The Problem with John

Emilie Bouvier, "Springing"(Cowling Arboretum; Northfield, Minn.)Image © Luther Seminary Fine Arts Collection, St. Paul, Minn.

Dear Working Preacher,

Do you even wonder if John the Baptist made the first Christians as uncomfortable as he does us? I suspect that from their point of view, John was, in some ways, a little too much like Jesus for comfort. After all, he, too, attracted crowds and disciples. He, too, provoked the religious authorities. He, too, is eventually killed by the ruling authorities. And if all that’s not enough, he’s the one to baptize Jesus, kind of like a mighty teacher might do to a follower. Talk about awkward! Yes, I suspect that John made the first Christians just as uncomfortable as he does us.

Maybe that’s why none of the four evangelists seems to know quite what to do with him. He’s obviously too important a figure in their collective memories to leave out, yet each of them struggle to make John fit the larger story of Jesus they are telling. John is the most unabashed of the four, having John twice confess — or is it un-confess? — that he isn’t the Messiah (just in case anyone was confused, I suppose). Luke, for his part, is the most creative, naming John as Jesus’ cousin and having him give testimony to his younger and superior relative even from the womb. Mark, as brief as ever, simply claims John as the fulfillment of prophecy, the one who heralded the coming Messiah. But for all that, I have to admit that it’s Matthew who intrigues me most, as Matthew seems almost to openly dislike John.

Take Matthew’s description of John’s encounter with the Pharisees. Goodness gracious, but he’s harsh. Which makes you wonder: Is Matthew simply trying to make Jesus look better by contrast? You know, have John give ’em hell so that Jesus seems oh so much more gentle and kind by comparison? Tempting interpretation, but I don’t think so, as Matthew’s Jesus is just as fierce, if not more so, later in the story (Mt. 23:1-36).

Actually, when you come to it, Matthew’s characterization of John’s preaching in general is notably severe. It is, quite frankly, unrelenting fire and brimstone. True, Luke offers much the same, though Luke’s John at least gives the people some hope, inviting them to offer what little they have in response to his call to repentance. No such olive branch in Matthew. It’s repentance, threat, repeat, for the whole nine yards.

In fact, Matthew gives not one glimmer of grace in John’s preaching. Oh, I know, some would characterize the preaching of repentance and the invitation to “turn around” as an act of grace. I’m having none of it. I mean, Matthew doesn’t even mention forgiveness in connection with John. By comparison, Mark and Luke both describe John as proclaiming “a baptism of repentance for the forgiveness of sins” (Mk. 1:4; Lk. 3:3). Not so Matthew, who only records John’s terse sermon as, “Repent!” (1:2). No forgiveness, nothing, nada.

But maybe that’s Matthew’s point all along. Maybe it’s not that Matthew doesn’t like John, maybe he just wants to be clear about who and what John is — the forerunner, the one who points to Christ, the one who not only calls our attention to him but creates in us a hunger for him. Don’t look to John for forgiveness, Matthew seems to implore, because you won’t find it.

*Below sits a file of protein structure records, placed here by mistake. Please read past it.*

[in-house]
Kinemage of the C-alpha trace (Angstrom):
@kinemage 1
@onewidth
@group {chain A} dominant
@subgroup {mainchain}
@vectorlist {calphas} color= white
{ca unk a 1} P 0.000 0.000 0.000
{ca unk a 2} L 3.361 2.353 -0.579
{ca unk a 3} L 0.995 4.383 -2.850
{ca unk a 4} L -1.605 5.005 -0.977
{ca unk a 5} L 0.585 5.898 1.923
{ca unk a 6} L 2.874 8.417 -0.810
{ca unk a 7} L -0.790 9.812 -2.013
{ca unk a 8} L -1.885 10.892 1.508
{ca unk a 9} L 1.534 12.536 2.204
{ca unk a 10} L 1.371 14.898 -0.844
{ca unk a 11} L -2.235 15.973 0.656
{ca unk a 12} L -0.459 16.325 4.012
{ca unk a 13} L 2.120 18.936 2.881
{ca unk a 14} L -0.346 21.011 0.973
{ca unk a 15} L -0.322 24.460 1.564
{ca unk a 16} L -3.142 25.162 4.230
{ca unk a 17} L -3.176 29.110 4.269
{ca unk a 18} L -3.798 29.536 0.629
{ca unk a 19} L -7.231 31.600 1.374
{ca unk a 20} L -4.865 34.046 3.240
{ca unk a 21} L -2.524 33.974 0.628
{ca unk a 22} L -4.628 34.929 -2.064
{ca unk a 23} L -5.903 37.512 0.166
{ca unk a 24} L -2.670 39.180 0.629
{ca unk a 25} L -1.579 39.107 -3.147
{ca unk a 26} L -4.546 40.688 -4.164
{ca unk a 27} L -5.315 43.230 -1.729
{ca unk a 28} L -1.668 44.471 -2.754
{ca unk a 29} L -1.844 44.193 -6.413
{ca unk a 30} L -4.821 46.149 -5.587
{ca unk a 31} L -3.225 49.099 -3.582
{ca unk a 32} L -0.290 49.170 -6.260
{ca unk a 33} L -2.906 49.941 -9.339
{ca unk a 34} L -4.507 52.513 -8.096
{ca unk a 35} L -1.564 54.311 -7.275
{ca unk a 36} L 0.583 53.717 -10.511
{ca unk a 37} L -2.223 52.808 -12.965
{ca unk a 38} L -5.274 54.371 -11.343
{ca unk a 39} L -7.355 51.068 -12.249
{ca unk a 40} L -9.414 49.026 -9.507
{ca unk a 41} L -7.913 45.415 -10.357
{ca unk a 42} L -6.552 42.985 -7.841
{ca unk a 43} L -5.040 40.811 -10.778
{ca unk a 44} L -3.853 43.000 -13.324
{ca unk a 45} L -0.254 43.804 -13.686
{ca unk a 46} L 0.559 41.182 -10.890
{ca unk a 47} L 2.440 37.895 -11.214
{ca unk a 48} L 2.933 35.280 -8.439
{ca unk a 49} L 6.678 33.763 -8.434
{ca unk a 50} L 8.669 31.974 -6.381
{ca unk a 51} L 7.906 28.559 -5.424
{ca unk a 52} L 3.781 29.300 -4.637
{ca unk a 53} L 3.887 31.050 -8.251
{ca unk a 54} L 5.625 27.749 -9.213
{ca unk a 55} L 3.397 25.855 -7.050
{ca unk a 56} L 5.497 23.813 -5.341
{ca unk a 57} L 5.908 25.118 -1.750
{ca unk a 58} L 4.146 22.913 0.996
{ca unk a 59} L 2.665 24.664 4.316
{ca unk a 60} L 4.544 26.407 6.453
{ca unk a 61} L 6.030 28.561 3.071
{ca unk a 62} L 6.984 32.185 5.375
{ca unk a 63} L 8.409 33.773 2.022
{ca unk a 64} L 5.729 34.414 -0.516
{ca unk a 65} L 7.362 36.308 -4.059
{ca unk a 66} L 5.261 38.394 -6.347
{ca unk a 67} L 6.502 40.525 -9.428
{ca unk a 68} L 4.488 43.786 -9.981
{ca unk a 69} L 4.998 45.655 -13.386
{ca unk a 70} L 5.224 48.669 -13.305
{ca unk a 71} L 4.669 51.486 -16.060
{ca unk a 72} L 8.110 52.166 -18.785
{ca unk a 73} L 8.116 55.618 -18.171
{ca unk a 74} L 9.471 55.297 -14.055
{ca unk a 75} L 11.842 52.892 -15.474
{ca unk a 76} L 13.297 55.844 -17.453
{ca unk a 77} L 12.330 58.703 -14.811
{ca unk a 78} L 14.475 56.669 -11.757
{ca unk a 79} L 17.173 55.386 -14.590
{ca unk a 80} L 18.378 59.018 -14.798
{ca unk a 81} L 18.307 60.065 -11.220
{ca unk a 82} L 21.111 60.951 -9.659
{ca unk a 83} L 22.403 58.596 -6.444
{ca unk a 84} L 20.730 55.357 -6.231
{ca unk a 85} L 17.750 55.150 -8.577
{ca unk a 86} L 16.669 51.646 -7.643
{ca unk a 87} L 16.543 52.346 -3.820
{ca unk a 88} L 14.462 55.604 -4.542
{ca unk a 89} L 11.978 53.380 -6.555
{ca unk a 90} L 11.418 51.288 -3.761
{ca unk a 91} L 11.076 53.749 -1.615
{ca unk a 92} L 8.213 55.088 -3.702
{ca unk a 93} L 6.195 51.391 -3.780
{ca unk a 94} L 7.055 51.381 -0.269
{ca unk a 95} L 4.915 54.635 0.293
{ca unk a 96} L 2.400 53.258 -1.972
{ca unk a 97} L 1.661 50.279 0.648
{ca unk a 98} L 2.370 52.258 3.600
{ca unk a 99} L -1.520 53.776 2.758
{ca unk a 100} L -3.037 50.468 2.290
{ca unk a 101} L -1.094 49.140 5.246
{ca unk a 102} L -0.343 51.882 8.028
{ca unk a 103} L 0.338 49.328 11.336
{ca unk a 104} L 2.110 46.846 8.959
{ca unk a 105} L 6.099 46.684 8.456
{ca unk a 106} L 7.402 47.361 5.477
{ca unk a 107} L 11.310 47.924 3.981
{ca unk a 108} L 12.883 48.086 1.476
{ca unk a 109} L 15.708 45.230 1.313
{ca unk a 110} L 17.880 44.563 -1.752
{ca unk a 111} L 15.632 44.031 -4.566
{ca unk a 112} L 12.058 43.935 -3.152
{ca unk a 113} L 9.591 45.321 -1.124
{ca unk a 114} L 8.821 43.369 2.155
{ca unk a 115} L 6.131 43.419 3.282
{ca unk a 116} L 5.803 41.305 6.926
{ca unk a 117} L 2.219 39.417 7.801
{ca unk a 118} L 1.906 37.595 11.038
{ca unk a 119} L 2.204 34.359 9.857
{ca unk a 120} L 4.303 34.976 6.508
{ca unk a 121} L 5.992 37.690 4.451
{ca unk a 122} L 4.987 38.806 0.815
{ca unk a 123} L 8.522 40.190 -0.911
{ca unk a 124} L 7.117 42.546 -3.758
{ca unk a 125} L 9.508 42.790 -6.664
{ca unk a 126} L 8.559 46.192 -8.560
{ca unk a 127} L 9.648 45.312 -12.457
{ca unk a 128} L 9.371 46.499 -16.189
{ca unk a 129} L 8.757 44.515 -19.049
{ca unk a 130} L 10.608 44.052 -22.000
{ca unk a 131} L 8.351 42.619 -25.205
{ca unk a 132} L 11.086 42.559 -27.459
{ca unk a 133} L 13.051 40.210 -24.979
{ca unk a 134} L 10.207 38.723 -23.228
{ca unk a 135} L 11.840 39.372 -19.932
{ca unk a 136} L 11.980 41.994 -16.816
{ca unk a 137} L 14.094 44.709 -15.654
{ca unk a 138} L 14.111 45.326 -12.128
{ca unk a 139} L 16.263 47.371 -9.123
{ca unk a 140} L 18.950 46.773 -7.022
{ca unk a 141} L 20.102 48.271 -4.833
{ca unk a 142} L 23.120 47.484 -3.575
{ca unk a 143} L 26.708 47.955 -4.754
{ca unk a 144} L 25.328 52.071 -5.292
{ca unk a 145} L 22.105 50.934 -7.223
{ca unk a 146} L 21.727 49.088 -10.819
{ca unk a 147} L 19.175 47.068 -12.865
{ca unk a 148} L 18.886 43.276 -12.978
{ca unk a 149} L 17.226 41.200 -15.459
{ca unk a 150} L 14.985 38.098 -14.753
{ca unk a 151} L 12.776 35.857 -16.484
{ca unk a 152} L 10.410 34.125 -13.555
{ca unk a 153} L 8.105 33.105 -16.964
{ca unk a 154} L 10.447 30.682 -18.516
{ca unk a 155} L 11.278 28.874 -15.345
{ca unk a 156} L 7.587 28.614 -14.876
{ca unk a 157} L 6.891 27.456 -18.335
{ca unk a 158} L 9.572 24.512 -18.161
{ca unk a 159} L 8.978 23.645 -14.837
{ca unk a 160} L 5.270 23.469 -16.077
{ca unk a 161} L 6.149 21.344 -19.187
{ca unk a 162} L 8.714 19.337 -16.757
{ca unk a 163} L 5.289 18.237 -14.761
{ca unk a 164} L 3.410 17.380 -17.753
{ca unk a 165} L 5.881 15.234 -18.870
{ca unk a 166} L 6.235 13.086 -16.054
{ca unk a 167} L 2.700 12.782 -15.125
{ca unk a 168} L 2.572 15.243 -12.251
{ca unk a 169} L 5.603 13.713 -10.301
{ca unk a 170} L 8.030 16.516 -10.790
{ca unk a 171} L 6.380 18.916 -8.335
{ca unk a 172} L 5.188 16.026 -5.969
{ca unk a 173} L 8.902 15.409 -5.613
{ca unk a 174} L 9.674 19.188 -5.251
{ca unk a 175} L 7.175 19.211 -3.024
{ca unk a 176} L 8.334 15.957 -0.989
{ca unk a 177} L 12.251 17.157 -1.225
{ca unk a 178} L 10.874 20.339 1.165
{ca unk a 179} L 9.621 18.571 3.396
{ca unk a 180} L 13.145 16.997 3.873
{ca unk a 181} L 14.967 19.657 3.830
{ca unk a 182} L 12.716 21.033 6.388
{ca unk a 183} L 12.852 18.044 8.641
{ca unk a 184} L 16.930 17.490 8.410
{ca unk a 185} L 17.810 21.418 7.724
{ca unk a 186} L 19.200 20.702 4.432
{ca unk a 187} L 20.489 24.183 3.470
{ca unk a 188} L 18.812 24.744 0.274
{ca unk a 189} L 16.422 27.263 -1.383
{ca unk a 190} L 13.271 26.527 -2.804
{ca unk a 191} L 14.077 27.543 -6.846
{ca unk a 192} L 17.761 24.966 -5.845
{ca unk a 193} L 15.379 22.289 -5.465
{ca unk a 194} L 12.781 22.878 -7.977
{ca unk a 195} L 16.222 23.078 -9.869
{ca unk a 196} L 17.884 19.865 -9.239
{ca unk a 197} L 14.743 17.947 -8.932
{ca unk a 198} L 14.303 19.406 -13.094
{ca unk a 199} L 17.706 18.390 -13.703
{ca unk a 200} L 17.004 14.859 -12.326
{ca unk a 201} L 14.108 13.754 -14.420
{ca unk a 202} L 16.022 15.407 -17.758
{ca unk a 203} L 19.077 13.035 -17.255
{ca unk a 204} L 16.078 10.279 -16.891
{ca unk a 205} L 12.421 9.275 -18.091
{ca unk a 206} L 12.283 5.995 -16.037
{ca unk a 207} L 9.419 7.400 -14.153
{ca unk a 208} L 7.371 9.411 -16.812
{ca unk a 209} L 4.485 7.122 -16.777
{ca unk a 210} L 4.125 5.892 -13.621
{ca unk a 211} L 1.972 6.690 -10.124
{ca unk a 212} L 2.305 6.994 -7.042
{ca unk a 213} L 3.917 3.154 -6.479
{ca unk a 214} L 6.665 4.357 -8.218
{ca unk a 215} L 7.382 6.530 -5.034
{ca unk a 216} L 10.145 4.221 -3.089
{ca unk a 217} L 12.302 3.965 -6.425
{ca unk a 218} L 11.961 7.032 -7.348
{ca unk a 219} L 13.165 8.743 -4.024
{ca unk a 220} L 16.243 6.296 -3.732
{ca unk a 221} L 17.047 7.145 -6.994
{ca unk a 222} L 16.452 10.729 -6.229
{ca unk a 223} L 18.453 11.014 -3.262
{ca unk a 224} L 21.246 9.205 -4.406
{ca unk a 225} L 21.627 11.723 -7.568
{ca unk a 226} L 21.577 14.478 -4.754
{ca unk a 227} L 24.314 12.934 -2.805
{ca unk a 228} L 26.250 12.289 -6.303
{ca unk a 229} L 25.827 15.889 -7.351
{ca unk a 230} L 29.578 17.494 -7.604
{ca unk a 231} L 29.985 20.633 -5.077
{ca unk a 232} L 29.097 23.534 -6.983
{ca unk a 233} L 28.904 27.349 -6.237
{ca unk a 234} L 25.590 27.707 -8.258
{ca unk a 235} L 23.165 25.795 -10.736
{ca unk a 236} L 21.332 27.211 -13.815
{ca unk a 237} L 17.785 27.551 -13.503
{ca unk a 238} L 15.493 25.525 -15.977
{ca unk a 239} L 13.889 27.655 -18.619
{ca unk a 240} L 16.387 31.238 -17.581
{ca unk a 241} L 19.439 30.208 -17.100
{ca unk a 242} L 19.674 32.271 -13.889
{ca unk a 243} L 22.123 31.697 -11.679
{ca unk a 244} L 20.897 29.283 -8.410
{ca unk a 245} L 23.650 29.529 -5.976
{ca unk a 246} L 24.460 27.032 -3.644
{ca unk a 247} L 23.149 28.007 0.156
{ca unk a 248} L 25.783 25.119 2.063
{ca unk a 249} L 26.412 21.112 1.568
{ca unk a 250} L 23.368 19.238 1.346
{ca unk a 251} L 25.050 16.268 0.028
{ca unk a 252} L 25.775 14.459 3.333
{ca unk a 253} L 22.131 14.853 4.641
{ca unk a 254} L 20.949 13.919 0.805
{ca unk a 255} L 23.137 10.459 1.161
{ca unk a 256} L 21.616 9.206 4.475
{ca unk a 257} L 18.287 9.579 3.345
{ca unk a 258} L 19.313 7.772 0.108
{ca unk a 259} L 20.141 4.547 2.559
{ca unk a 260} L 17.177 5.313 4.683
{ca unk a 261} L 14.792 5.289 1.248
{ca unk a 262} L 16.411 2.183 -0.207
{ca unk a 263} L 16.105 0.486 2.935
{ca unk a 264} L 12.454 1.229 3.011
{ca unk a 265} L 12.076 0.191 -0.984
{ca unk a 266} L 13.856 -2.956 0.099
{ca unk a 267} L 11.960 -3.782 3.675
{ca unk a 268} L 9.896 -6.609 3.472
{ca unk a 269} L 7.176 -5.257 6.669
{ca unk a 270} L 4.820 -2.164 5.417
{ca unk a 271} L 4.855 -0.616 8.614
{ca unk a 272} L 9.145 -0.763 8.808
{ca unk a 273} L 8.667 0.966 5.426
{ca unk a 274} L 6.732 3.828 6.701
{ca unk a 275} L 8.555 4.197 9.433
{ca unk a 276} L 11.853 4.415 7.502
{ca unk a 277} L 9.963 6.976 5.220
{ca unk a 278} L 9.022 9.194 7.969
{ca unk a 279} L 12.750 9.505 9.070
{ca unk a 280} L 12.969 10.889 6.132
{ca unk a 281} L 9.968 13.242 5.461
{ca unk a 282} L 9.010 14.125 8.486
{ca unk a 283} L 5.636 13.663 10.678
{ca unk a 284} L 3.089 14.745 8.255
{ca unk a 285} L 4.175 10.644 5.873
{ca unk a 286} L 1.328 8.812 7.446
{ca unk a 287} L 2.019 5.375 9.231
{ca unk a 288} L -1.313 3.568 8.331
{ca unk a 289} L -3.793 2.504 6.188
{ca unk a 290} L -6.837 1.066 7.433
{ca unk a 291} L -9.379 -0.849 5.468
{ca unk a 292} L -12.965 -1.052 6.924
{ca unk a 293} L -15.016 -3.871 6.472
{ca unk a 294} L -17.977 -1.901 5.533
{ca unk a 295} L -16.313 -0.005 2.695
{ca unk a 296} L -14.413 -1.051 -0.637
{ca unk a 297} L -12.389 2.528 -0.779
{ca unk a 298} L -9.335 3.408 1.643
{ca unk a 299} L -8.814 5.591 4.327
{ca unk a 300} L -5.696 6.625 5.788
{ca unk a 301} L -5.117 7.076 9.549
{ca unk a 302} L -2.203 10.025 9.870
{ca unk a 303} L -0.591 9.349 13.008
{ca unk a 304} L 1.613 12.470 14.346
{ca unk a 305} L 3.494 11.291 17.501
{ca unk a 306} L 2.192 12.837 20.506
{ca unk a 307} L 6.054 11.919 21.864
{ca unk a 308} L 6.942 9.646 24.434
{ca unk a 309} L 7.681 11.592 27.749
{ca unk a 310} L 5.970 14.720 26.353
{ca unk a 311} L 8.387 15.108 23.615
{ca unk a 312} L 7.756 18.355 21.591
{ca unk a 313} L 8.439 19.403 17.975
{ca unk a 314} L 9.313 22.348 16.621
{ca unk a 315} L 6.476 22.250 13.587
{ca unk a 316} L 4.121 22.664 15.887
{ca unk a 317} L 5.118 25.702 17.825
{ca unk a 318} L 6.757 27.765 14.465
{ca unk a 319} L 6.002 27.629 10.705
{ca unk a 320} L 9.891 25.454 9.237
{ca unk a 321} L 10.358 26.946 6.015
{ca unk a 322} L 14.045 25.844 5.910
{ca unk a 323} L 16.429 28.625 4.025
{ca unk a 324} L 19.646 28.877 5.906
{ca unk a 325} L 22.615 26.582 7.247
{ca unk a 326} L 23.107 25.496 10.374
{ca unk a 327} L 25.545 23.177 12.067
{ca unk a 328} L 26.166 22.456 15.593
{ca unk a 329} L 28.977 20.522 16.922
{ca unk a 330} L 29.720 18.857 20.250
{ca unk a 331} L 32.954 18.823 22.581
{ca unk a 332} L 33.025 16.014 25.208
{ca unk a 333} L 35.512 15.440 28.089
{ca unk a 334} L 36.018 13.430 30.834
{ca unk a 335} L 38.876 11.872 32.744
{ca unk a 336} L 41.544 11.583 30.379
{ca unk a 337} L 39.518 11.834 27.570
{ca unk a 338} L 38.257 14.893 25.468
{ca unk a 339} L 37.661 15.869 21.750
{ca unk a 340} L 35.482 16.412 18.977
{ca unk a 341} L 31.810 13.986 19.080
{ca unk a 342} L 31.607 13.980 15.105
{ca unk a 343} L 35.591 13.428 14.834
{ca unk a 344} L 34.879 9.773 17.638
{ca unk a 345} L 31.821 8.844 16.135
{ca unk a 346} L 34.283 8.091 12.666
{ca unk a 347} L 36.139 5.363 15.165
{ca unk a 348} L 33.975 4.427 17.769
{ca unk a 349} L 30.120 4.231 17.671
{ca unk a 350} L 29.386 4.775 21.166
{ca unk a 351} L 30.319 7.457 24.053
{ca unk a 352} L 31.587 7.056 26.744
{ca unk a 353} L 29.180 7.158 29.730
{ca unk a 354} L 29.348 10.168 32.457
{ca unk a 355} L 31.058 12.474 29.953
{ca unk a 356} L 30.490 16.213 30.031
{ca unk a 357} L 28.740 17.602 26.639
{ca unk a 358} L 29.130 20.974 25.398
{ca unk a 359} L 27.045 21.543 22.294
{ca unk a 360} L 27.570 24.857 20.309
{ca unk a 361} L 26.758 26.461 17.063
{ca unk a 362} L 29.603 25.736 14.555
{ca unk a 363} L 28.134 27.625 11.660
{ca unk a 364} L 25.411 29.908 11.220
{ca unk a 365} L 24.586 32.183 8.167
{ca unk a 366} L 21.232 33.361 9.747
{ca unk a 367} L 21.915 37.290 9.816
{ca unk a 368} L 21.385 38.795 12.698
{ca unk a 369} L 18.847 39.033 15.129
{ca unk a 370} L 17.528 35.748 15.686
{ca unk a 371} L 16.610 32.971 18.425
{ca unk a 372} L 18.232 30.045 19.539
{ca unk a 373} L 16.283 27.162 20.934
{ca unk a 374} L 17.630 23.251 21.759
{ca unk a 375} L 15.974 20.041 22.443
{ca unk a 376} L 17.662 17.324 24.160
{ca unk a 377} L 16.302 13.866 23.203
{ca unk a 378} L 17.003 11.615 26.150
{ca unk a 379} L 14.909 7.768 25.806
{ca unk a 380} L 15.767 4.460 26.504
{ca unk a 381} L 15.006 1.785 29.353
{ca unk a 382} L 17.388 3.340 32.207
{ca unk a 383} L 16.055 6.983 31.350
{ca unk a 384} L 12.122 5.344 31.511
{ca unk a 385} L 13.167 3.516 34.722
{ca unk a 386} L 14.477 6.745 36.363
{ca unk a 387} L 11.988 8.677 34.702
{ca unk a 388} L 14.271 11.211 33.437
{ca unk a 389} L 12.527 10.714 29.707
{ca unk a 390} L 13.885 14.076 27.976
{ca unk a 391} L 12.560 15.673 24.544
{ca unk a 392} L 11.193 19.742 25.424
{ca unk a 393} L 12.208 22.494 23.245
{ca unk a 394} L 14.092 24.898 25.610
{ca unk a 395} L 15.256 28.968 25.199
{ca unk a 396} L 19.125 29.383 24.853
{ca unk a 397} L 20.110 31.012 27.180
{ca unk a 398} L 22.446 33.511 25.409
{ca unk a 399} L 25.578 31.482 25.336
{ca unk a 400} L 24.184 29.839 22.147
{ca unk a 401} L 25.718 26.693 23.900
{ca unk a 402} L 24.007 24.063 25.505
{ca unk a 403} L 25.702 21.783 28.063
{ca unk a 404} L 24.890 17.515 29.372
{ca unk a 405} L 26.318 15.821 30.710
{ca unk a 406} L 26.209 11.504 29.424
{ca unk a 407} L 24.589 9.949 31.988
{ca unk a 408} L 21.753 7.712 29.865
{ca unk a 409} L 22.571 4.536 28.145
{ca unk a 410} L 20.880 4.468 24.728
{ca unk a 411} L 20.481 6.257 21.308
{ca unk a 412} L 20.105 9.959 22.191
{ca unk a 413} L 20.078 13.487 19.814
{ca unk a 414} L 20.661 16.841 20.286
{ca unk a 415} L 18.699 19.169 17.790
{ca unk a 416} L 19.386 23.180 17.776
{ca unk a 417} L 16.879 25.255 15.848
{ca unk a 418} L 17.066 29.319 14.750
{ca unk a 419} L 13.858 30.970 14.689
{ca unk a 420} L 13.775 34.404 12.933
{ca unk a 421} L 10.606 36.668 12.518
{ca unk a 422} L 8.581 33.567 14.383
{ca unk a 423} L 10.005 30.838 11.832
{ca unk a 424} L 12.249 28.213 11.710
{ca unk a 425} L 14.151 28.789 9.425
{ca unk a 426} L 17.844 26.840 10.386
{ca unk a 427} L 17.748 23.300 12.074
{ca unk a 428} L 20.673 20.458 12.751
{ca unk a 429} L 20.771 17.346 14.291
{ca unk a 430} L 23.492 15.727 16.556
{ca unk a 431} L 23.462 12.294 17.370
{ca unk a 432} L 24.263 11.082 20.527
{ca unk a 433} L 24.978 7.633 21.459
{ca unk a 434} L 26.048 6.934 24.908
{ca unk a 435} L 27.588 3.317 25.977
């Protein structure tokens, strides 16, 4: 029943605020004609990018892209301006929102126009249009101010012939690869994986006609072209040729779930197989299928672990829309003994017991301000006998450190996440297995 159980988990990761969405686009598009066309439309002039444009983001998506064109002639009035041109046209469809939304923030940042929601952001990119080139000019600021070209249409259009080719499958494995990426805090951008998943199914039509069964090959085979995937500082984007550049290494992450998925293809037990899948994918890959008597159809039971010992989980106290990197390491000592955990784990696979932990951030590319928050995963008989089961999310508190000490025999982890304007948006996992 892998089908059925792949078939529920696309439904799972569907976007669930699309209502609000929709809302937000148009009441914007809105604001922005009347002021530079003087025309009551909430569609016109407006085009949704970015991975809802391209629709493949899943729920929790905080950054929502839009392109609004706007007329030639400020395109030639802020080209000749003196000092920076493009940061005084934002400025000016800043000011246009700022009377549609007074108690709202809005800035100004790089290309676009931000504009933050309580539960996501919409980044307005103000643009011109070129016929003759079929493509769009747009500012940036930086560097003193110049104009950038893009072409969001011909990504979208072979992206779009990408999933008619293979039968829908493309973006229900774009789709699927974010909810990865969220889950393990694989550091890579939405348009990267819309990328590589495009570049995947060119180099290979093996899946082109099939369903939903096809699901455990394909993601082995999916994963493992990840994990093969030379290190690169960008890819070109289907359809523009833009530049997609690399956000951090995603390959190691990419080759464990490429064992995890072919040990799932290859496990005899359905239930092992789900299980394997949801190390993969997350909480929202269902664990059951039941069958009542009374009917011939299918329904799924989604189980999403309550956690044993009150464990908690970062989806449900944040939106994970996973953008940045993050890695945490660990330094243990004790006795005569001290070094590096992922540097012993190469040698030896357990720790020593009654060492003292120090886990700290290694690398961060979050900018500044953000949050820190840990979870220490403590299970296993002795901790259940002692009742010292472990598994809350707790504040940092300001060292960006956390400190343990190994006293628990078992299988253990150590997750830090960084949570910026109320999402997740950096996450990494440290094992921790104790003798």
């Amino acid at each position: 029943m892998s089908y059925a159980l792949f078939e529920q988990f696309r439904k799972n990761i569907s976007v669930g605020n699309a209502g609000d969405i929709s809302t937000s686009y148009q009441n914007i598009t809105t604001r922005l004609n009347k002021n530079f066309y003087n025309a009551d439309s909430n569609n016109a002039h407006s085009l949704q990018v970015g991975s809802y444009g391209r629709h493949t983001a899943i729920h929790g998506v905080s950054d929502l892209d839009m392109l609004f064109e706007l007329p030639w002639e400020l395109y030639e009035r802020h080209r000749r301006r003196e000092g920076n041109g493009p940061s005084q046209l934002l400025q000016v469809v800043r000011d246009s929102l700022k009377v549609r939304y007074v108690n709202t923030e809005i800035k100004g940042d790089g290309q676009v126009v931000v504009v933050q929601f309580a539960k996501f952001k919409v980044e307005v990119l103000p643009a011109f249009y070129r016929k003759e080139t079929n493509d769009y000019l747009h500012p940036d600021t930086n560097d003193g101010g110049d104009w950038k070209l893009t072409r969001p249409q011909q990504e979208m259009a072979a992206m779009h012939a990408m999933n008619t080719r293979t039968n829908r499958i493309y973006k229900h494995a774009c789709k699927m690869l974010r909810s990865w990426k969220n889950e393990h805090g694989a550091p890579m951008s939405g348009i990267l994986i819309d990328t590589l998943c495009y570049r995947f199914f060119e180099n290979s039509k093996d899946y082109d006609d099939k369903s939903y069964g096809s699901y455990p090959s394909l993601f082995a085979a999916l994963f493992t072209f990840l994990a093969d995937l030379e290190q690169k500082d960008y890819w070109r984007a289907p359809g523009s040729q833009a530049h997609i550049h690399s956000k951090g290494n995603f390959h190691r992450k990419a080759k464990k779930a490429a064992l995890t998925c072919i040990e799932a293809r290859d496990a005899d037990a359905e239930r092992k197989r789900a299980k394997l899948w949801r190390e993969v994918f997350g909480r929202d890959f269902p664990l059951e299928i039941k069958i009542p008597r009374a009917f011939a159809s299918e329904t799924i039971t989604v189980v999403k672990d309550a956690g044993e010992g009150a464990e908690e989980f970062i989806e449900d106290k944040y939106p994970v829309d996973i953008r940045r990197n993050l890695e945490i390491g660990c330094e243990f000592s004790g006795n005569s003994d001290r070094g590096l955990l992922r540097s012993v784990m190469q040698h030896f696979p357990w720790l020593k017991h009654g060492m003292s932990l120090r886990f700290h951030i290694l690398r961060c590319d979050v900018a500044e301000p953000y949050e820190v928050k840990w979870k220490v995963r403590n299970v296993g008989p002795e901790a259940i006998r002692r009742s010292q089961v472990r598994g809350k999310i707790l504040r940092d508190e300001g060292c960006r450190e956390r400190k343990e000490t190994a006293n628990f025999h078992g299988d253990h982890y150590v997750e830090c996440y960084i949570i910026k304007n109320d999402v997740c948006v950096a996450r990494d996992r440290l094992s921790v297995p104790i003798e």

Indeed. Later in Matthew’s story of Jesus there is another scene where he again varies from the script. It’s the Last Supper, where Jesus, gathered with his friends, shares himself as fully and completely as he can. Lifting a loaf of bread, Jesus says, “Take and eat. This is my body.” And then, offering them a cup, he tells them to drink, explaining, “This is my blood of the covenant, poured out for many for the forgiveness of sins.” And there it is. Right there. Did you catch it? In Mark, Luke, and Paul (1 Cor. 11), there is no mention of “the forgiveness of sins.” Matthew, it seems, has added the phrase he omitted from his description of John’s preaching and placed it right here, at the climax of the Supper.

No. It’s not that Matthew doesn’t like John. It’s that Matthew believes John only has half the story. Repentance, remorse, turning back, longing for restoration, is an important word, one that John sounds and Jesus in time also picks up. But it all comes to nothing if there isn’t the promise of forgiveness at the end, and for that promise, according to Matthew, we have to look to Jesus.

Not a bad sermon as we enter more deeply into Advent, Working Preaching. Waiting, watching, preparing, repenting. These may, like John himself, be uncomfortable things in our 24/7, instant access world. Yet they are also good and important things, which is what the Baptizer ultimately tells us. But Matthew’s rending of the story, I think, raises an important question: for what do we wait, and watch, and prepare? And where do we find the courage and hope to repent? For Matthew, the matter is clear: it is Jesus, always and only Jesus, the one who judges in order to forgive, accuses in order to justify, gives law in order to show grace, and dies that we might have life. Matthew, faithful Christian scribe that he is, loves the law and sees in it the clearest indication of God’s will for us. Yet Jesus is not just the fulfiller of the law, for Matthew, he is also its fulfillment. For in Jesus God’s love is made manifest so that those things that John, Isaiah, Elijah, and all the law and prophets pointed to finally become clear.

Thanks be to God, Working Preacher, for this good news, for this promise, for this season of waiting and watching, and for you and your faithful proclamation.

Yours in Christ,